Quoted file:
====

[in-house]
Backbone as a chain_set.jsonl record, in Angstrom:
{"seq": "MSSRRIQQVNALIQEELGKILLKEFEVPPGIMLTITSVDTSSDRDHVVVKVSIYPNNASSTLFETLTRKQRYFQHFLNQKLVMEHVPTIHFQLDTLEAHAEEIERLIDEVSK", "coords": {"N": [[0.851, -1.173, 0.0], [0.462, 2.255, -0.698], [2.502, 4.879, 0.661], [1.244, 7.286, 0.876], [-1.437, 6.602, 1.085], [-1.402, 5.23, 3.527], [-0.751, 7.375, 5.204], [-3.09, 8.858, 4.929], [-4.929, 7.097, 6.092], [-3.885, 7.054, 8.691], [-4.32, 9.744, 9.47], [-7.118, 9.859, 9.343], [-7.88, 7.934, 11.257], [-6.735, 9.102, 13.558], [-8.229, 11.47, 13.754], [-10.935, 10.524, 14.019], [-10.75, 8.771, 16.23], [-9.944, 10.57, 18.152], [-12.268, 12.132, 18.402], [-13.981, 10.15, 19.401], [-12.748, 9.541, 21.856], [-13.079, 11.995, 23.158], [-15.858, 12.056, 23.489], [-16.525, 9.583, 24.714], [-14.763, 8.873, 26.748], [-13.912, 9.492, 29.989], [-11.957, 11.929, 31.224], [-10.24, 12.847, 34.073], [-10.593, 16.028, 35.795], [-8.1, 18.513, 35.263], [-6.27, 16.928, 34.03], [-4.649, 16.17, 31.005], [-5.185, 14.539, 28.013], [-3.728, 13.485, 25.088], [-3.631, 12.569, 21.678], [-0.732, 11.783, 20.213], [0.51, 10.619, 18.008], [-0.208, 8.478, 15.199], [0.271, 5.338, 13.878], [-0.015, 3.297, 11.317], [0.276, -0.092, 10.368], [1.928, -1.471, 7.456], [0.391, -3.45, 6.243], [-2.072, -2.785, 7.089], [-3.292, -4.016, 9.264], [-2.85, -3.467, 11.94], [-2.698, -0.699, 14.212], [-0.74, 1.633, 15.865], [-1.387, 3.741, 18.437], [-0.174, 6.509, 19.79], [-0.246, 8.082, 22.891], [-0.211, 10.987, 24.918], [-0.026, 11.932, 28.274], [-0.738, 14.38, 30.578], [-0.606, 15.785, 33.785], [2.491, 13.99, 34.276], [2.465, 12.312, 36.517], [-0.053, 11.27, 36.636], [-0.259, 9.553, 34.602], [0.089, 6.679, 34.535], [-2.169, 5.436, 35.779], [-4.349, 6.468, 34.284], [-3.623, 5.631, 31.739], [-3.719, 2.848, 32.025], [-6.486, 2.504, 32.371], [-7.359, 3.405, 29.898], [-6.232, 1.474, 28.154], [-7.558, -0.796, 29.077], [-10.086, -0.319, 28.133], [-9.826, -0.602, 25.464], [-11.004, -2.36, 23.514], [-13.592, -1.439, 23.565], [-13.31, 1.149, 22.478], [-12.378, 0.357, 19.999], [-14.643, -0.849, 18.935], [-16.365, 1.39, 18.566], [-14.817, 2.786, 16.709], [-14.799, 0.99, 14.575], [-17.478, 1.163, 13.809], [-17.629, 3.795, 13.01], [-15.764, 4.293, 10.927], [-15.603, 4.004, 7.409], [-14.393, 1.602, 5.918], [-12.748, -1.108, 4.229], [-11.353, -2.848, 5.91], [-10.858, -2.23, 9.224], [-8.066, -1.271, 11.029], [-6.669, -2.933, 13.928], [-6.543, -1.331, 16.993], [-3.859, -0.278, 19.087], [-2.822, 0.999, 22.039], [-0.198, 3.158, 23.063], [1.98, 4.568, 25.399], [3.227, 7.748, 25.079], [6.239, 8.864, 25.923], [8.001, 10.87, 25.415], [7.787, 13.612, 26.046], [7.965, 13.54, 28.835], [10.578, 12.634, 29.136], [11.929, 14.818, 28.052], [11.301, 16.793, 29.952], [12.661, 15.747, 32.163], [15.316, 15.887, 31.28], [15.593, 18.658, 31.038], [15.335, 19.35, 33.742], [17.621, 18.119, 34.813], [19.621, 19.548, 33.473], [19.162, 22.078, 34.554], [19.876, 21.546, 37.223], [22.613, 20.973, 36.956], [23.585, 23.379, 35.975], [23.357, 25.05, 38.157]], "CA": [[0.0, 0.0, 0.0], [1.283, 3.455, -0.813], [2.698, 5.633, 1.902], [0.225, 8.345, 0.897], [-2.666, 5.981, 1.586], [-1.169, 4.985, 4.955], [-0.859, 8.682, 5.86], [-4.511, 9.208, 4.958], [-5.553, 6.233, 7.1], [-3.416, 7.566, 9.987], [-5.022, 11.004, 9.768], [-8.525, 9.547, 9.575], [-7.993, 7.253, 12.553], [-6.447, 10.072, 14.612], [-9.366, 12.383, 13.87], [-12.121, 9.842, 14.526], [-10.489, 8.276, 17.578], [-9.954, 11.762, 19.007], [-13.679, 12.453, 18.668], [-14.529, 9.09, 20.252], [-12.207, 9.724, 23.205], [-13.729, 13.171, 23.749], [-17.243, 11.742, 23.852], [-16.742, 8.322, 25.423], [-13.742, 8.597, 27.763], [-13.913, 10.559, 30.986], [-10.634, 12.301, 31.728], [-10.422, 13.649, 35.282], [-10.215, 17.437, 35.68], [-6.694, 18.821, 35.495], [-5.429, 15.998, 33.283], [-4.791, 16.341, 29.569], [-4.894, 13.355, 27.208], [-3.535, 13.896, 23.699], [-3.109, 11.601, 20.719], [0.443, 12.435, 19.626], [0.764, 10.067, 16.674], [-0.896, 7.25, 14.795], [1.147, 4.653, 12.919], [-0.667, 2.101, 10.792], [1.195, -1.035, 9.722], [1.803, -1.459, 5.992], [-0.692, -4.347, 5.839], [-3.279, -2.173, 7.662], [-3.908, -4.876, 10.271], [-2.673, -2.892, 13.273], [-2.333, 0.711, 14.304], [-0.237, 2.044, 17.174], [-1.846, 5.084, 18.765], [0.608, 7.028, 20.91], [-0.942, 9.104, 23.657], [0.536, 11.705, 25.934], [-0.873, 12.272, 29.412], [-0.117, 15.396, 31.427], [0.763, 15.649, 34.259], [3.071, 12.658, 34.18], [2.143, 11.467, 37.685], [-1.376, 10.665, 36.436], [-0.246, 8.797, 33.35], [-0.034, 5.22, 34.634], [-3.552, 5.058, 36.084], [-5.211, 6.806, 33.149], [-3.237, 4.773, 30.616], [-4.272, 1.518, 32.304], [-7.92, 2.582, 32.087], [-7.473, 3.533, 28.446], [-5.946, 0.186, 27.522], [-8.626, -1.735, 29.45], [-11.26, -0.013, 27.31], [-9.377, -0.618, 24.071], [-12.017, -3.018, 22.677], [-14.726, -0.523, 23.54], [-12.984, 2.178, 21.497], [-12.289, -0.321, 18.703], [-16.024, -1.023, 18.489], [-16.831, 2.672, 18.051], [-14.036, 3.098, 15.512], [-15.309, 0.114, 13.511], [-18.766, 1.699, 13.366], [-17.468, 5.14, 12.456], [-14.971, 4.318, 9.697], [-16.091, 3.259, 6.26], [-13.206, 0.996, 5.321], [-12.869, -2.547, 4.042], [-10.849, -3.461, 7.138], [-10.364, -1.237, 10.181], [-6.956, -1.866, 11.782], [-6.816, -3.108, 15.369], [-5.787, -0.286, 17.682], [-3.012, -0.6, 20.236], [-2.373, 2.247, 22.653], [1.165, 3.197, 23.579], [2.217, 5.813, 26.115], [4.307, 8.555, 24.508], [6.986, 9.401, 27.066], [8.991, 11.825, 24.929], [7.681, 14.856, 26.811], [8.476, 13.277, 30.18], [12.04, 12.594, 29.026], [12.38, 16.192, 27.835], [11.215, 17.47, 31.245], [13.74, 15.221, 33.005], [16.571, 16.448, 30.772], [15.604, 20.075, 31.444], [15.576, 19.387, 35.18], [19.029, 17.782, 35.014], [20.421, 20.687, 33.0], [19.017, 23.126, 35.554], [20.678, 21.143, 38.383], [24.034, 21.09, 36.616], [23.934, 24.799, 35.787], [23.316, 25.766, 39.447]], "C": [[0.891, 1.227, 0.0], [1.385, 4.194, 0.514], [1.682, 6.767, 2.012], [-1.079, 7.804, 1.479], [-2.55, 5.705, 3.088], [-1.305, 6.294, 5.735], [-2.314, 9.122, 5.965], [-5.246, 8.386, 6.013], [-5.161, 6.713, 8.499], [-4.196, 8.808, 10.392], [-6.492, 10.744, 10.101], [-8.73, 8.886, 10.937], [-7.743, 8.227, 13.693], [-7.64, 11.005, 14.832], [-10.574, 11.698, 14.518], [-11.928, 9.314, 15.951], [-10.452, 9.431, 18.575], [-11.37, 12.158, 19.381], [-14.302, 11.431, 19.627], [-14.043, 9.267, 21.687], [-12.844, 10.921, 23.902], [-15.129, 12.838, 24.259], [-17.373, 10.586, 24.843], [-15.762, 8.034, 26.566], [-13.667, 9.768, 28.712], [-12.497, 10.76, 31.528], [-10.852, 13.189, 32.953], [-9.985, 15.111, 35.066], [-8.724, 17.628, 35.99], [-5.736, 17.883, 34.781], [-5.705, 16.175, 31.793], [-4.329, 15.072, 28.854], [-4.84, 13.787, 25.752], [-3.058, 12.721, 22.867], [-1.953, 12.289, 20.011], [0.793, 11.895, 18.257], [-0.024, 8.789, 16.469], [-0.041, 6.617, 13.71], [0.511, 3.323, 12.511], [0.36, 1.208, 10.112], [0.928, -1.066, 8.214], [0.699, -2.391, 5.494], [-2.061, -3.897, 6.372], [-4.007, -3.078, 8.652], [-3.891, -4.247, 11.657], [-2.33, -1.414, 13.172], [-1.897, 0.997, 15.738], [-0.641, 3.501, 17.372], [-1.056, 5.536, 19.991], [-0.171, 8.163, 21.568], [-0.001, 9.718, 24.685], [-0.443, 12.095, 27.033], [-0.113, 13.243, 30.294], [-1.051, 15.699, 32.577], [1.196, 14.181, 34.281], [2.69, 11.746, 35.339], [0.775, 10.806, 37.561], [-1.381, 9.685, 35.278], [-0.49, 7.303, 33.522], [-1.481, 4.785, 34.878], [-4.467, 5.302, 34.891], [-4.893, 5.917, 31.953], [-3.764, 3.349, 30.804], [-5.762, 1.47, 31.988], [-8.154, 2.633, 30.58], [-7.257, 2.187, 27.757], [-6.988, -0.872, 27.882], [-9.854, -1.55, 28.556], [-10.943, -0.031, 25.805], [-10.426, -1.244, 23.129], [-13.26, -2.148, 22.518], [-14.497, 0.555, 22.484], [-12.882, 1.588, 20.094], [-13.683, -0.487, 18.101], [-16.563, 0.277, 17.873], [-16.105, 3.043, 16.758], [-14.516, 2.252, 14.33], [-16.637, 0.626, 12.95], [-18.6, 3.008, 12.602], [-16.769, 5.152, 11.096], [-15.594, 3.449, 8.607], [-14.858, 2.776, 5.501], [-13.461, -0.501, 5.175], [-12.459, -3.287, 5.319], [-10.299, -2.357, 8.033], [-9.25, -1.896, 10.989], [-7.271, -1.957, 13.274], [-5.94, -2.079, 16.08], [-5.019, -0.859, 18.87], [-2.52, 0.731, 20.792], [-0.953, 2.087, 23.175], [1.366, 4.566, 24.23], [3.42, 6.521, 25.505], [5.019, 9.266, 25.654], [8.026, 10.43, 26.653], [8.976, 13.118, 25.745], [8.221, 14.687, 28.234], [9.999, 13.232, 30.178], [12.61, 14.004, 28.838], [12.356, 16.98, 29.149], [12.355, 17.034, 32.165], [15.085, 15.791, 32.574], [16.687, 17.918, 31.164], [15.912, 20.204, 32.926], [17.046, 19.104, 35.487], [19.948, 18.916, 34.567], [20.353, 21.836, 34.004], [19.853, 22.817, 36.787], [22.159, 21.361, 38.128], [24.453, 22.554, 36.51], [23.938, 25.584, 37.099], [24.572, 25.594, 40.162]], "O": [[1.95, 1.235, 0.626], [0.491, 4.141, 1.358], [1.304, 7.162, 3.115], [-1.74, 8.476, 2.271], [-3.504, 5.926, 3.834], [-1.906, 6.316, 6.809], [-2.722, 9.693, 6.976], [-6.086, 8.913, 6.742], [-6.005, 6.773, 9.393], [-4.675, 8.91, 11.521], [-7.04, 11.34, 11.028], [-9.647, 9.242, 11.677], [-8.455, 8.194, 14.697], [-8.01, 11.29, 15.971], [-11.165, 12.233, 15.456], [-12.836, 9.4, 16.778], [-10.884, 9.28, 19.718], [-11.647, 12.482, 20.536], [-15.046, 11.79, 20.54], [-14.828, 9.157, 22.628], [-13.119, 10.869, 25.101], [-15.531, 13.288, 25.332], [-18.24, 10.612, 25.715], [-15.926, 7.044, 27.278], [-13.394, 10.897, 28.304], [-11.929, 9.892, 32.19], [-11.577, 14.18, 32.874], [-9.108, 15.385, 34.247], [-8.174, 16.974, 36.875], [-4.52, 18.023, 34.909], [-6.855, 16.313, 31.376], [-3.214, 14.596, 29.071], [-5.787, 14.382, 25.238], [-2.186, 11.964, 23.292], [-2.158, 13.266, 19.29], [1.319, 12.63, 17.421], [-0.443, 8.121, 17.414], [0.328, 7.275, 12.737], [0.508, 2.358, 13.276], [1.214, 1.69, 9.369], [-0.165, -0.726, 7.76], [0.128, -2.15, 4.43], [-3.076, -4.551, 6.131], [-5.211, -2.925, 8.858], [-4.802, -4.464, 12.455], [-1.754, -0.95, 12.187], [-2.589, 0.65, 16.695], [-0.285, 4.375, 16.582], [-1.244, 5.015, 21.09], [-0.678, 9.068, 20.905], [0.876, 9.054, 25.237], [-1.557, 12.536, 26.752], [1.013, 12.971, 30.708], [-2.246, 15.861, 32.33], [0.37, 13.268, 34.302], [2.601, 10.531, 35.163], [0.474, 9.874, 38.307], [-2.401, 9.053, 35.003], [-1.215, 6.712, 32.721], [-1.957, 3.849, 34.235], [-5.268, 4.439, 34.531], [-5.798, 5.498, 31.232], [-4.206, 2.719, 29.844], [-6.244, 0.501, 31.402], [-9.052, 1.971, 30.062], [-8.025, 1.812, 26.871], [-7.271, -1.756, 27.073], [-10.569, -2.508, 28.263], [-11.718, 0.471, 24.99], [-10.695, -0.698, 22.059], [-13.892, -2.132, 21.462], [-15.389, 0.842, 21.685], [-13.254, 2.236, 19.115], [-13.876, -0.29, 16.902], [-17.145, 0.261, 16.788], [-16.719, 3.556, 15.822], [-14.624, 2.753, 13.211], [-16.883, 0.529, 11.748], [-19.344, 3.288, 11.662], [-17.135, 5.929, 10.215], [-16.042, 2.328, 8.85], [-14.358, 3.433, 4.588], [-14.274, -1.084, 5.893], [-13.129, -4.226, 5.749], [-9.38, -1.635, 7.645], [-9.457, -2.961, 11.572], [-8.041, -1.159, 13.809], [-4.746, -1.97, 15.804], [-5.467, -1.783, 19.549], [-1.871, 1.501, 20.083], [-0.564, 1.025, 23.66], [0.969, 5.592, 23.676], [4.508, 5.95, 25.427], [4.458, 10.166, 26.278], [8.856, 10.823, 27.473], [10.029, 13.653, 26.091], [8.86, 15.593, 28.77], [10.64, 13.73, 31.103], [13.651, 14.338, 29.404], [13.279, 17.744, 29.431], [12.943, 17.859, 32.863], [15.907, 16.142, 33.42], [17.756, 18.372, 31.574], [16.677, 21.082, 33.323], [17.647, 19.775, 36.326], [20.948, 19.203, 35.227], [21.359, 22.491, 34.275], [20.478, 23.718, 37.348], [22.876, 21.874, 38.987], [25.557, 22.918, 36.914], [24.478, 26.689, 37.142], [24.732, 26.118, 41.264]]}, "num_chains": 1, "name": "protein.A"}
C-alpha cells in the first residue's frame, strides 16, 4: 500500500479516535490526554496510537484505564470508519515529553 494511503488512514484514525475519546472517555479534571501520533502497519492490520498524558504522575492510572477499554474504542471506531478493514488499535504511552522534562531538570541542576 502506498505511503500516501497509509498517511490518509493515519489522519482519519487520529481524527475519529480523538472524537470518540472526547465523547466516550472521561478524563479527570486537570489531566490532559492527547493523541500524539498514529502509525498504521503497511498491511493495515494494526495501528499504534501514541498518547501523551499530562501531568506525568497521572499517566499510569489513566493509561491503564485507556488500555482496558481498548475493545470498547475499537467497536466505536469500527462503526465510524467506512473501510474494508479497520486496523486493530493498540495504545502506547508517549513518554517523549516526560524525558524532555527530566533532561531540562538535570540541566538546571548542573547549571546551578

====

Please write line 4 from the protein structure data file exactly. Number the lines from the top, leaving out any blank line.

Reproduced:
C-alpha cells in the first residue's frame, strides 16, 4: 500500500479516535490526554496510537484505564470508519515529553 494511503488512514484514525475519546472517555479534571501520533502497519492490520498524558504522575492510572477499554474504542471506531478493514488499535504511552522534562531538570541542576 502506498505511503500516501497509509498517511490518509493515519489522519482519519487520529481524527475519529480523538472524537470518540472526547465523547466516550472521561478524563479527570486537570489531566490532559492527547493523541500524539498514529502509525498504521503497511498491511493495515494494526495501528499504534501514541498518547501523551499530562501531568506525568497521572499517566499510569489513566493509561491503564485507556488500555482496558481498548475493545470498547475499537467497536466505536469500527462503526465510524467506512473501510474494508479497520486496523486493530493498540495504545502506547508517549513518554517523549516526560524525558524532555527530566533532561531540562538535570540541566538546571548542573547549571546551578